MacDonald, meanwhile, went on to produce Traitor as a Play for Today – only two years after he had rejected a play on the treachery theme from an acclaimed and bestselling author who specialised in such material, and whose scripted material was considered entirely acceptable by two other major broadcasters. This invites the question – why was Potter’s treatment of this topic for television apparently considered to be more promising?
Whilst the two plays are similar, insofar as they are anchored around an interrogation in one central setting, there is also a key formal difference between them. Entirely confined to a single location, The End of the Line was likened by Sylvia Clayton of the Daily Telegraph (30 June 1970) to the work of Harold Pinter in its depiction of a struggle ‘for territorial superiority, for subjugation of the will’. This was a canny approach for le Carré, as many of Pinter’s most notable plays had been produced for television since the early 1960s, including The Birthday Party (ITV Play of the Week, 22 March 1960), A Night Out (Armchair Theatre, 24 April 1960) and The Lover (ITV, 28 March 1963) – this was a style of writing which was well-suited to the claustrophobic style of 1960s’ studio drama.
Traitor, by contrast, corresponded to more recent developments in television drama carried over from The Wednesday Play, taking a rather different attitude towards the space of the television studio. Unlike The End of the Line, Potter’s play opens the scope considerably beyond the Moscow flat; instead of being the sole focus, the interview with the journalists in the present timeframe is continually intercut with different narrative threads showing key experiences from Harris’s past.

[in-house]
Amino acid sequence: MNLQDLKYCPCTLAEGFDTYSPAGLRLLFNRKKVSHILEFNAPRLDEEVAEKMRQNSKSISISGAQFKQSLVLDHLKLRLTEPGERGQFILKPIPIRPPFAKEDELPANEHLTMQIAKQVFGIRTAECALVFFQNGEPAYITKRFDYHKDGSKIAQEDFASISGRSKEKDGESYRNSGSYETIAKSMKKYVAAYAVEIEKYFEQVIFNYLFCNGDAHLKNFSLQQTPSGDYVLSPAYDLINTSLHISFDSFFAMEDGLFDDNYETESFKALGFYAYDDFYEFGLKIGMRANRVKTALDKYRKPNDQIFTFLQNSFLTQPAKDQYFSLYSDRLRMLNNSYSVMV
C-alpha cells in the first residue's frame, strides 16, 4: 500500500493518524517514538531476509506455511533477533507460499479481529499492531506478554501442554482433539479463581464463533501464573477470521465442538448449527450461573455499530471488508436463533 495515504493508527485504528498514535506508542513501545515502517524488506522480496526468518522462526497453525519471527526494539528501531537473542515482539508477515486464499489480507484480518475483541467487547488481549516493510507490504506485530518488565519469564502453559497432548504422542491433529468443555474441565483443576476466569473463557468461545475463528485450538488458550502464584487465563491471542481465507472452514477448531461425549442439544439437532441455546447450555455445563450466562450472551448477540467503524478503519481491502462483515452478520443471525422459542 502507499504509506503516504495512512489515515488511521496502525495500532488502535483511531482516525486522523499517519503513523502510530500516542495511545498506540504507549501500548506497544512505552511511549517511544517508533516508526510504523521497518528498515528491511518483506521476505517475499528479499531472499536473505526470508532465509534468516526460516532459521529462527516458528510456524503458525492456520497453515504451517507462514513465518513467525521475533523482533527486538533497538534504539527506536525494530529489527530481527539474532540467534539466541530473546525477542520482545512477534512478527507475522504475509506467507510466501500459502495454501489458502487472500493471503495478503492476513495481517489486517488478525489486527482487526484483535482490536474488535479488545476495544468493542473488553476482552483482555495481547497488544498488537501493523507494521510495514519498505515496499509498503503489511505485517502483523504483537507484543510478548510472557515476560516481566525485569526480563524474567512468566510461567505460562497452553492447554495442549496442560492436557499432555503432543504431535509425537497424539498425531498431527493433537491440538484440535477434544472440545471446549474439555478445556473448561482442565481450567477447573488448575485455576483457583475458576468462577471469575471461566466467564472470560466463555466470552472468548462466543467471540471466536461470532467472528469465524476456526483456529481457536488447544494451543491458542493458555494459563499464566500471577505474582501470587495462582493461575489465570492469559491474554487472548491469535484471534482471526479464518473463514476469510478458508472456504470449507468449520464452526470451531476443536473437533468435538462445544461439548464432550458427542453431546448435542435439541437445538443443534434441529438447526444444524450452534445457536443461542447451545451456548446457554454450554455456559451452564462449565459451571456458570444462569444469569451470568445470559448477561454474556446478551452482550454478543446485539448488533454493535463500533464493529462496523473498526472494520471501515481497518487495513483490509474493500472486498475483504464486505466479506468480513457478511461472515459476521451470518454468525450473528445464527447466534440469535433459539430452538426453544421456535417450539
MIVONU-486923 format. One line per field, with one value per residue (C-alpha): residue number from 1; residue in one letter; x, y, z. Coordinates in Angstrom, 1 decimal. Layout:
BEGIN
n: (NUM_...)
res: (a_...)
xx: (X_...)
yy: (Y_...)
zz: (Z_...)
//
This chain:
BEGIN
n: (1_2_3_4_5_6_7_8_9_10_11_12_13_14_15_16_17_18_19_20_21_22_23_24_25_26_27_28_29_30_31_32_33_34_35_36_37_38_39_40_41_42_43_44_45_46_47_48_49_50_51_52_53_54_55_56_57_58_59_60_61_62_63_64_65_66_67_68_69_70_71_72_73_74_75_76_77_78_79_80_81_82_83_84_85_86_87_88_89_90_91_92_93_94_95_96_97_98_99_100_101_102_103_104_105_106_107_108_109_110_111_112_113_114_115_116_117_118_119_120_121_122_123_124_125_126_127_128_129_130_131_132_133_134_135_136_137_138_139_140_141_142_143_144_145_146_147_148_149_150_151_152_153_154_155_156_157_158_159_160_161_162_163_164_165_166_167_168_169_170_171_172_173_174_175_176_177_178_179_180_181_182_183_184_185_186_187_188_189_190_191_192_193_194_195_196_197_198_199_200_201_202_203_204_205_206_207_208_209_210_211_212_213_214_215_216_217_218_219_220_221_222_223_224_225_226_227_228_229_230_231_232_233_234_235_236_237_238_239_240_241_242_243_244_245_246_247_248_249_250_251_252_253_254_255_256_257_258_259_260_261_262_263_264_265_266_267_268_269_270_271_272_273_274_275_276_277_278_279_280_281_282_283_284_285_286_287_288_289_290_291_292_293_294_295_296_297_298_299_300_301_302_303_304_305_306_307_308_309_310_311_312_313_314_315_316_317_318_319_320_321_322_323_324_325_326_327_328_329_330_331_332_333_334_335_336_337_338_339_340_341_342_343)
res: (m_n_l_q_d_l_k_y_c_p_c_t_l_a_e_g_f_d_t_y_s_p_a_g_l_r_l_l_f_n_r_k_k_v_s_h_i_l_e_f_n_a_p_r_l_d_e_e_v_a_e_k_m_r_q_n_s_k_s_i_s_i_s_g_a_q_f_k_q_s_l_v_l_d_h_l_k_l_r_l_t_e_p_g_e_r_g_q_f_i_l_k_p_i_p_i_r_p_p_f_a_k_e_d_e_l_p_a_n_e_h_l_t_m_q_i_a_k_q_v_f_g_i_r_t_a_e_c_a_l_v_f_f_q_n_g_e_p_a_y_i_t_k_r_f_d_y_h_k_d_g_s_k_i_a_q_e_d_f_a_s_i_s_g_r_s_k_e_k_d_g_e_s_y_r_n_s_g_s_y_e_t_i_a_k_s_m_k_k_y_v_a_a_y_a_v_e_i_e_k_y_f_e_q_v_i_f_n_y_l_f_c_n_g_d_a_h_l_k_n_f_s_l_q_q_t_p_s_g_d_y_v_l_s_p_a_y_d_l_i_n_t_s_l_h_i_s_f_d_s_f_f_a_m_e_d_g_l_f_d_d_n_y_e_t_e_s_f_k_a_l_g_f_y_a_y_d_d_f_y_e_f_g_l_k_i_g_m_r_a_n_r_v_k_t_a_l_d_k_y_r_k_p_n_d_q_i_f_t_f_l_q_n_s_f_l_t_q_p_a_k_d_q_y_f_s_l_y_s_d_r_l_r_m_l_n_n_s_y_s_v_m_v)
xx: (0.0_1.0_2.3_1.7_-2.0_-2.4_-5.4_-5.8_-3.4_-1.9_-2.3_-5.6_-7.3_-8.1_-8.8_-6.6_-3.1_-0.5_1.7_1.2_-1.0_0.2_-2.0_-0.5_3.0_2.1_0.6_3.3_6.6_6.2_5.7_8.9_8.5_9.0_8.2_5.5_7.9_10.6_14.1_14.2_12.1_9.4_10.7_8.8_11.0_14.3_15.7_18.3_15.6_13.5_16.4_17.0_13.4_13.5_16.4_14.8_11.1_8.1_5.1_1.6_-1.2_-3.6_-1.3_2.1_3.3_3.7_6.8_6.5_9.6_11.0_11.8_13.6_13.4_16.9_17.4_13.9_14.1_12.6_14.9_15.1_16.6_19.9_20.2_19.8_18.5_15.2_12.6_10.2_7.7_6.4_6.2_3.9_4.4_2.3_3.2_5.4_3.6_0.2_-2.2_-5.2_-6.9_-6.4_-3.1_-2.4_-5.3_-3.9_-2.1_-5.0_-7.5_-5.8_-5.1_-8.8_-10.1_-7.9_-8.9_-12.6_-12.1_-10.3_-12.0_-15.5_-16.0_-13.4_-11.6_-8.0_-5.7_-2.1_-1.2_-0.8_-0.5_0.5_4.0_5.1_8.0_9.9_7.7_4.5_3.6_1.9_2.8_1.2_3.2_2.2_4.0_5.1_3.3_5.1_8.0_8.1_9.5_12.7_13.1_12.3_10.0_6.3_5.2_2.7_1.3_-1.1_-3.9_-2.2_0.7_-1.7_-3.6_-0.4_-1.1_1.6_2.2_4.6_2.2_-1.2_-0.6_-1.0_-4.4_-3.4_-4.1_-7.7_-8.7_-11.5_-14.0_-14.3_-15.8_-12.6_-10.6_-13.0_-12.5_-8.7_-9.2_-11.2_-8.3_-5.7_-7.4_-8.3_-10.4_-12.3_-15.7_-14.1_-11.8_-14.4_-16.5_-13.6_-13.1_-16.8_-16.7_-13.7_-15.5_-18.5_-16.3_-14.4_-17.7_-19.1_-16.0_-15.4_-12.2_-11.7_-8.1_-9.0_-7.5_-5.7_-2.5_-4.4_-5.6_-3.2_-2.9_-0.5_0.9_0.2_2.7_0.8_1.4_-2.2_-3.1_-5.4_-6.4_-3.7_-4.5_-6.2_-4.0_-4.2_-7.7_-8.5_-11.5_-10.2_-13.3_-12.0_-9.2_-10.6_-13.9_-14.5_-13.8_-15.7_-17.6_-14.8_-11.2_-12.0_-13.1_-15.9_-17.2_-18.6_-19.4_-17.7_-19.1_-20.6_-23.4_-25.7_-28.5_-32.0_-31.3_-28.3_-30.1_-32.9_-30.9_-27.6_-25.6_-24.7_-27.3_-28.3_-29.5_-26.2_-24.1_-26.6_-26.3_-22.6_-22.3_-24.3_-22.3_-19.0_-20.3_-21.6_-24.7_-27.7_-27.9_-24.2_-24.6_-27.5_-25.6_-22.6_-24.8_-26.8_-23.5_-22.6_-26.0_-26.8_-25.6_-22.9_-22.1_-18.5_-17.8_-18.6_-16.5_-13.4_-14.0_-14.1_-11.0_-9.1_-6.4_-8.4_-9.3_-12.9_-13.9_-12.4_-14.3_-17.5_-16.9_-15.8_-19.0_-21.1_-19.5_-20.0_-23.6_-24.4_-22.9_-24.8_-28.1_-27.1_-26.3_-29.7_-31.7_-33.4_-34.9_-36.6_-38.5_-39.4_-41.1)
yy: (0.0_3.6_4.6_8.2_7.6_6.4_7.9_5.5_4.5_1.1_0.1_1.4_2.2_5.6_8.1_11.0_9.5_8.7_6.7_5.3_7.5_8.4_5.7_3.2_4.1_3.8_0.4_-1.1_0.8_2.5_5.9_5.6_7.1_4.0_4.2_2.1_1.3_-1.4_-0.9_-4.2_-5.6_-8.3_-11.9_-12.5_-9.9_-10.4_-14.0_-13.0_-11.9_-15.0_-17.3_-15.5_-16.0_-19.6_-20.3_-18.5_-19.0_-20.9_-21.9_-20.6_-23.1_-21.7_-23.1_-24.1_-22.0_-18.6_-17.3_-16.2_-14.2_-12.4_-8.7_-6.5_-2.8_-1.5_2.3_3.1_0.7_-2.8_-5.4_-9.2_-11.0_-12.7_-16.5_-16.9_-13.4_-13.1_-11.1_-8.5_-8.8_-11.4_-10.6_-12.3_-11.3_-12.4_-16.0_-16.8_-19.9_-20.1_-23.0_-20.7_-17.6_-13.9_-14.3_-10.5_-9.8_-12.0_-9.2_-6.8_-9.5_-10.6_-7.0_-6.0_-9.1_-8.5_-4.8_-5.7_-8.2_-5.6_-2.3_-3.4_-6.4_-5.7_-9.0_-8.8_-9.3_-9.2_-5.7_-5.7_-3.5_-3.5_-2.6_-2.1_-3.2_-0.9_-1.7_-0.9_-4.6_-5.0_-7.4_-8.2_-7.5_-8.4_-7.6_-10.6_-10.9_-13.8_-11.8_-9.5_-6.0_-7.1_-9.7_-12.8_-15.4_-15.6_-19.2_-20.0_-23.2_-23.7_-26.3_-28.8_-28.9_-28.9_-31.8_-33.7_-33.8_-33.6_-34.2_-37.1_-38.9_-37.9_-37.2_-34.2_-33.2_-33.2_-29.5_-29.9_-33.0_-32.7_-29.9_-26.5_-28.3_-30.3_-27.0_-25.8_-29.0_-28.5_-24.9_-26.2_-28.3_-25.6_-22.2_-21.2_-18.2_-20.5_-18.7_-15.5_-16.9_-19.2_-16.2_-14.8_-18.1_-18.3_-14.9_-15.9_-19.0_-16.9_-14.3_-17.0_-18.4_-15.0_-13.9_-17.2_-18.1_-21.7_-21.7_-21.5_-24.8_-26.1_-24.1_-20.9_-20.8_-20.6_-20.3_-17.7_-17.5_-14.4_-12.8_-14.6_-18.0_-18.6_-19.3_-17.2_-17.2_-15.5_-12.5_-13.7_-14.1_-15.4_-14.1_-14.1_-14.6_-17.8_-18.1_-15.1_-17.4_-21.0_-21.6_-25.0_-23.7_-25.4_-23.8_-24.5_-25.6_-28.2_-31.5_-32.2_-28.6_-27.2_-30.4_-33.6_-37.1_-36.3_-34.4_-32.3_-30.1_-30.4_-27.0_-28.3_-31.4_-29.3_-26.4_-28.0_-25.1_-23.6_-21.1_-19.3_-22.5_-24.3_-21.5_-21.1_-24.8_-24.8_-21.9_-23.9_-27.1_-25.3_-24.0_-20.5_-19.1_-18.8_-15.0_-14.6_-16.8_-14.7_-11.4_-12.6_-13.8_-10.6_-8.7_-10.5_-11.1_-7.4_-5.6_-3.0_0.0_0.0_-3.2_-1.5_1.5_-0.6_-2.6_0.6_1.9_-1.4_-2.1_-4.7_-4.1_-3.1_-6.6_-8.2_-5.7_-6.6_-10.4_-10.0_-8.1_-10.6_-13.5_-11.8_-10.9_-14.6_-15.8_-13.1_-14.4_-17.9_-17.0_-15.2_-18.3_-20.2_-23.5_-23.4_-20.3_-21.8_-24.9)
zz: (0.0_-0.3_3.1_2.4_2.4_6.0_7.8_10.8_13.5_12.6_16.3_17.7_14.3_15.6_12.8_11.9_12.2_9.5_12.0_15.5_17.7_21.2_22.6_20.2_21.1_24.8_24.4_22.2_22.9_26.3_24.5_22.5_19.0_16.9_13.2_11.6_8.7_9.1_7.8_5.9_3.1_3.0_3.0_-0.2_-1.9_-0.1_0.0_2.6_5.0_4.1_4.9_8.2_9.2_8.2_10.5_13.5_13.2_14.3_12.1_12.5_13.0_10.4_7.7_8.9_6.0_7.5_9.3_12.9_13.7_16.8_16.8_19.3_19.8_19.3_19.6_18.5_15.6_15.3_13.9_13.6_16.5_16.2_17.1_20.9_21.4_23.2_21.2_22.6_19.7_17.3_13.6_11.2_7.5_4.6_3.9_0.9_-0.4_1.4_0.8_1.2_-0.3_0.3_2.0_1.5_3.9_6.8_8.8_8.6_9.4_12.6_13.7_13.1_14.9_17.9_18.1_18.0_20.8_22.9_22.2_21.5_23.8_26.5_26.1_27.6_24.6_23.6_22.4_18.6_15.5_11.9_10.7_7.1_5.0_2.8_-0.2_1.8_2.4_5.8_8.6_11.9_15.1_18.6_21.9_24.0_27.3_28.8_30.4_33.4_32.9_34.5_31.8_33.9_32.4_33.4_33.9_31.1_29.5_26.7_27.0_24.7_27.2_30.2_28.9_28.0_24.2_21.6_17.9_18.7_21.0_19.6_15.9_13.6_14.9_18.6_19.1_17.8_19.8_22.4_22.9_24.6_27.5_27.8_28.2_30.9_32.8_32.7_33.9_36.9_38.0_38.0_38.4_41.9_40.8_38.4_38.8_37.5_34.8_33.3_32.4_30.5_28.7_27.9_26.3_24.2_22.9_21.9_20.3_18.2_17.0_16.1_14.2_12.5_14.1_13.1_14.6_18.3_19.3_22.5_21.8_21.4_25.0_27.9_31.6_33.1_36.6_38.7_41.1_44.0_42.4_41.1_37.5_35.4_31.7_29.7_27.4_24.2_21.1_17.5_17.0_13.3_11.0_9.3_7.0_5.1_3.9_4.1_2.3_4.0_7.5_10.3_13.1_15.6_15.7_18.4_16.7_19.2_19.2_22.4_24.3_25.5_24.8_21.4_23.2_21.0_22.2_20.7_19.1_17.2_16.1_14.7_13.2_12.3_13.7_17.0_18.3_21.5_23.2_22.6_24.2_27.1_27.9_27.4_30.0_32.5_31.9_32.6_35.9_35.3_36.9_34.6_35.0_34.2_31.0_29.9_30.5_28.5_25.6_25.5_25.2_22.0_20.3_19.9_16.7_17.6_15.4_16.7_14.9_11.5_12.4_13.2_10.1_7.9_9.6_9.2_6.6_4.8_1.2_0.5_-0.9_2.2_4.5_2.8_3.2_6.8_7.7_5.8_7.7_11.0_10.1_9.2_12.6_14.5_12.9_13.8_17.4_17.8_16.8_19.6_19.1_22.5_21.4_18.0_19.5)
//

Potter was a keen adherent of a movement that sought to break with the supposedly ‘naturalistic’ tendency of the studio play – in this regard, he had been inspired by fellow writer Troy Kennedy Martin’s call for a ‘new drama’, in which (amongst other things) montage would play a key role. Different practitioners had taken these ideas in different directions – some instances of the ‘new drama’, such as Cathy Come Home (The Wednesday Play, 16 November 1966) from writer Jeremy Sandford and director Ken Loach, used montage techniques to convey polemical critiques of social injustice.
Potter’s primary interest in the ‘new drama’, however, lay in its potential for dramatising the complexities and uncertainties of character interiority. This he had in common with another leading television writer of the era, David Mercer – indeed, the director assigned to Traitor was Alan Bridges, a frequent collaborator with Mercer on plays including Let’s Murder Vivaldi (The Wednesday Play, 10 April 1968) and On the Eve of Publication (The Wednesday Play, 27 November 1968). Traitor would be the first of two Potter plays directed by Bridges – ‘a director with a flair for psychology and interior crisis’ according to Peter Bradshaw – who proved an excellent match for the writer’s vision.
As highlighted by the cover of the Radio Times, one of Traitor’s key themes is that of memory. Potter had long been interested in the challenge of dramatising memory – ‘understood as a vivid, continual pressure from the past’ – describing it in 1967 as ‘an extremely difficult concept to translate into televisual or cinematic terms’. The conventional extended flashback, he argued, had ‘degenerated into a stylistic cliché’ and, in any case, worked poorly with the ‘crabbed dimensions’ of 1960s television sets. Potter had first experimented with alternative techniques for representing memory in Stand Up, Nigel Barton (The Wednesday Play, 8 December 1965), a semi-autobiographical play about a working-class scholarship boy at Oxford University. Here Potter had sought to convey the tensions and contradictions of Nigel Barton’s (Keith Barron) altered social status ‘by chipping the play up into swiftly moving fragments’, making quick, disconcerting jumps in time across episodes in Nigel’s life to create associations and juxtapositions.